Councilman Trevor Ozawa’s bill would require two Council hearings before any bike lane could be installed.
An amendment to make the city denser and more walkable around planned rail stations might also increase the number of sidewalk cafes.
City planners hoping to make Honolulu a more walkable city are trying to change an old rule that bans sidewalks cafes in most parts of town.
Pahoa residents say kids are facing unsafe conditions along Pahoa Bypass Road, more than two years after the state appropriated funding for the work.
Oahu’s “Second City” doesn’t meet the generally accepted elements of “smart growth” and even city officials are putting more emphasis on development along the Honolulu rail line.
Some projects were never built, resulting in a loss of federal funds. The lack of adequate financial tracking between departments is cited.
The hotly debated project would provide 11,750 homes in Honolulu at the cost of 1,289 acres of farmland.
A plan to address a nearly $1 billion shortfall in the state’s biggest public works project goes next to the desk of Gov. David Ige.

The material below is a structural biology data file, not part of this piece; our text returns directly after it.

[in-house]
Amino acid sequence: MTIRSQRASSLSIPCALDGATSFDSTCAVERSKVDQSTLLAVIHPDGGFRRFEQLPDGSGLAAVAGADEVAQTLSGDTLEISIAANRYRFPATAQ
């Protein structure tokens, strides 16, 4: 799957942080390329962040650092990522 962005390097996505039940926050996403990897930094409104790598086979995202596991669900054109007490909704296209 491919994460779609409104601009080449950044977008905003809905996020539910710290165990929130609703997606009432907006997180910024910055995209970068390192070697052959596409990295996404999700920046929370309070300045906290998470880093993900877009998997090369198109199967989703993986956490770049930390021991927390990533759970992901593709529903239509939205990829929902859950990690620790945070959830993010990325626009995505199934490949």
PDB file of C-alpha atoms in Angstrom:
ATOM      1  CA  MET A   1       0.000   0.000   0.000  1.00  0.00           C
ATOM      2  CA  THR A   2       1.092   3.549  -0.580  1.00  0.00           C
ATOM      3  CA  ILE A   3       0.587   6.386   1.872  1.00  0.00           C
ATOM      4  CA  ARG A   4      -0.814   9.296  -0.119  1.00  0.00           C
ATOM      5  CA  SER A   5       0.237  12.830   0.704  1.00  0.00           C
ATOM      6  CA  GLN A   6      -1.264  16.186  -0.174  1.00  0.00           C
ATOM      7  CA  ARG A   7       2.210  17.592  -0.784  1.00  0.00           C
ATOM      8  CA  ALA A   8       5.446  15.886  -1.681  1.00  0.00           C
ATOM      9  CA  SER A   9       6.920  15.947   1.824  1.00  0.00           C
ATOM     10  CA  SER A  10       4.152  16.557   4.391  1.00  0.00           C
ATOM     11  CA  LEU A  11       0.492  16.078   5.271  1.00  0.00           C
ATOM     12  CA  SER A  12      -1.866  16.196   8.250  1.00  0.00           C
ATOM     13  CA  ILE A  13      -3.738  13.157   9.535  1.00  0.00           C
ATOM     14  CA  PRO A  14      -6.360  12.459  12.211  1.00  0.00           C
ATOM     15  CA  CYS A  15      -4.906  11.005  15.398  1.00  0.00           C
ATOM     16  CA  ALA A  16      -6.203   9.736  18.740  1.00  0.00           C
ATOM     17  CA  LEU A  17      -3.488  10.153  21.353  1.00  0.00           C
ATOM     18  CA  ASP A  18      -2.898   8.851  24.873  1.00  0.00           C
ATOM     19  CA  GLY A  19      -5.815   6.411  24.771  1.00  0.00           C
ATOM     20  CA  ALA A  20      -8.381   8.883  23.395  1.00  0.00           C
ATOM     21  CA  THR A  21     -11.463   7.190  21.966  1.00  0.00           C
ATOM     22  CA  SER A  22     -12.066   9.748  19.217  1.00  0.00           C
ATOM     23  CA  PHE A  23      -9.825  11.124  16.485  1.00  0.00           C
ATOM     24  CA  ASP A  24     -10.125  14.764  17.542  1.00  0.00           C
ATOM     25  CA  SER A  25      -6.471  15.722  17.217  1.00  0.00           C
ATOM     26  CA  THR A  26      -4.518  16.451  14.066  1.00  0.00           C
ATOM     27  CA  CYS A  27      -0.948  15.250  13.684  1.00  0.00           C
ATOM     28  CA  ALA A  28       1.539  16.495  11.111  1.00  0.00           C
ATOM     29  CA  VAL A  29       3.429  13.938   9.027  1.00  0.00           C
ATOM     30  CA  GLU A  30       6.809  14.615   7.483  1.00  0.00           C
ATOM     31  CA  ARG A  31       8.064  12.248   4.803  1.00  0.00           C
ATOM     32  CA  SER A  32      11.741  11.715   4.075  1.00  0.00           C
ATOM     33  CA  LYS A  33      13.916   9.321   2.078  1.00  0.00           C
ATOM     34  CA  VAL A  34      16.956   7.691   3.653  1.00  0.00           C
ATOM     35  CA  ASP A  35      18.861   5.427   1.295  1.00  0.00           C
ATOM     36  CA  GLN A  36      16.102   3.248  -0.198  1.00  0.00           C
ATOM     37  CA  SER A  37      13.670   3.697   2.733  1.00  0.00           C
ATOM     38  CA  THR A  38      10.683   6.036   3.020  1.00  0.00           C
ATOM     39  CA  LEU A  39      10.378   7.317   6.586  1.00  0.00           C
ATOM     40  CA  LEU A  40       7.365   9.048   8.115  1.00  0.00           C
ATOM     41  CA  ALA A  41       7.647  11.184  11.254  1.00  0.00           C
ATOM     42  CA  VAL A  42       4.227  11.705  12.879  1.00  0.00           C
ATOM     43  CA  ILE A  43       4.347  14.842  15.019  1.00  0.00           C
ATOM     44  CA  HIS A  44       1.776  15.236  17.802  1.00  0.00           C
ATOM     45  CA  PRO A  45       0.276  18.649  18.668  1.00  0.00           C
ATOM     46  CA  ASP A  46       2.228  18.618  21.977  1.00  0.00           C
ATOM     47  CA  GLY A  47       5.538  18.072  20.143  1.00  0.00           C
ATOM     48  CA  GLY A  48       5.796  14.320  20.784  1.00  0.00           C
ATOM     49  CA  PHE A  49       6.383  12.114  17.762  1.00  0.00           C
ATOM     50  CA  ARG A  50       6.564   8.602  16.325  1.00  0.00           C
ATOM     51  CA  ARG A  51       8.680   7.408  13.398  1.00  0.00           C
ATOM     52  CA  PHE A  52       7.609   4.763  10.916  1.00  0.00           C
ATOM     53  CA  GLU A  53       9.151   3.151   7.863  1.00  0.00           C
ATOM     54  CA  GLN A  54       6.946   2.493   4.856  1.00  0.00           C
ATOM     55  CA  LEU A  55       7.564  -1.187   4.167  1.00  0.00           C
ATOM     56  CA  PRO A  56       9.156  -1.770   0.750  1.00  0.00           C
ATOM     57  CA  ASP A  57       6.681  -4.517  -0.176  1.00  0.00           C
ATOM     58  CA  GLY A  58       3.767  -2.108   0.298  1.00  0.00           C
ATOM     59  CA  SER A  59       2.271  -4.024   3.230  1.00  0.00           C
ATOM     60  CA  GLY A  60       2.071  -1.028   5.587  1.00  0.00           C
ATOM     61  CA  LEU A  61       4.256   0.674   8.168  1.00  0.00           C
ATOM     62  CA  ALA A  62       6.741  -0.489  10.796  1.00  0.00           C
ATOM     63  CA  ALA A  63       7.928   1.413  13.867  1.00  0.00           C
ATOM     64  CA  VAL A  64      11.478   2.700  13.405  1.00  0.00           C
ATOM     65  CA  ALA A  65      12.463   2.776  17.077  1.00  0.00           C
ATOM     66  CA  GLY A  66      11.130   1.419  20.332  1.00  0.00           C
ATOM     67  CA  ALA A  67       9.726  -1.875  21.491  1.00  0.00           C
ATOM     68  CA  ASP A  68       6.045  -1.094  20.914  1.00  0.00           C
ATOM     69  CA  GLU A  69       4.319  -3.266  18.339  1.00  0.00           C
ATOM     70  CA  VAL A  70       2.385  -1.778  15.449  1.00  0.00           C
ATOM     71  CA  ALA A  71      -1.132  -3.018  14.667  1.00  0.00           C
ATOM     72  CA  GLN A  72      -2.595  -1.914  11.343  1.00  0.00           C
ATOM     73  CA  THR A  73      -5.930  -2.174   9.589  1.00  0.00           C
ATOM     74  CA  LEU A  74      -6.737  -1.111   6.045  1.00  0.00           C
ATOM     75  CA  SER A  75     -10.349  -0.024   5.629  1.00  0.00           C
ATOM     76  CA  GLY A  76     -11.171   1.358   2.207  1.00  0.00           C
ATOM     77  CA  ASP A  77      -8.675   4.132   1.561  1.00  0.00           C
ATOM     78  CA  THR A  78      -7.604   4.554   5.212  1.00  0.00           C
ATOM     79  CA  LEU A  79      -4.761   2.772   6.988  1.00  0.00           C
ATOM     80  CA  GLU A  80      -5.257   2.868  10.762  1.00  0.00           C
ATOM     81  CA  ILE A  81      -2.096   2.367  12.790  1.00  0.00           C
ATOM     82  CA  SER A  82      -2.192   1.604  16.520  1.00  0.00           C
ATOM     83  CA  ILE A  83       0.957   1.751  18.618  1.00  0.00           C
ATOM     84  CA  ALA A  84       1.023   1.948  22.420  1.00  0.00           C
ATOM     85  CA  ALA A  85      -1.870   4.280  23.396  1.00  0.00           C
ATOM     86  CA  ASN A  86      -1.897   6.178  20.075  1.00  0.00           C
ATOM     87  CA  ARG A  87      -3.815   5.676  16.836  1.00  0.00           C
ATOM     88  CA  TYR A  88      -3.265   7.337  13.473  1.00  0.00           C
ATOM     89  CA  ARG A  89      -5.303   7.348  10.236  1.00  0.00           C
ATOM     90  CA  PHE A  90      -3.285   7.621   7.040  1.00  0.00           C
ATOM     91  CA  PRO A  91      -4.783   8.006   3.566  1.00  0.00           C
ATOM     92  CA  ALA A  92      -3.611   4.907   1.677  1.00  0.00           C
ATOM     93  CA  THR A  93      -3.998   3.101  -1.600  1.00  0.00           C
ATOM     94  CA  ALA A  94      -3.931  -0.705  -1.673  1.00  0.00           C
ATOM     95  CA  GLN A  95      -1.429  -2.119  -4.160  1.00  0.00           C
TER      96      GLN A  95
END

State lawmakers can’t agree on how best to help the city shore up a $910 million shortfall using General Excise Tax dollars, and they only have until Friday to figure it out.
A new proposal comes out of House and Senate conference committee negotiations, but it highlights just how far apart they are on rail tax.
A majority of Oahu voters also opposes the $6 billion project in general, but support is greater on the neighbor islands.
Tuesday’s standstill traffic earned the hashtags #Zipnado and #Carmageddon.
In his State of the City address, the Honolulu mayor emphasized infrastructure progress while pressing for more money to fund the troubled rail project.
More than 300 lane miles were repaved this year, keeping the city on track to repave 43 percent of its roads in five years.
A city plan calls for revitalization near future station sites, especially around Kapalama Canal. Some people fear rising rents and displacement.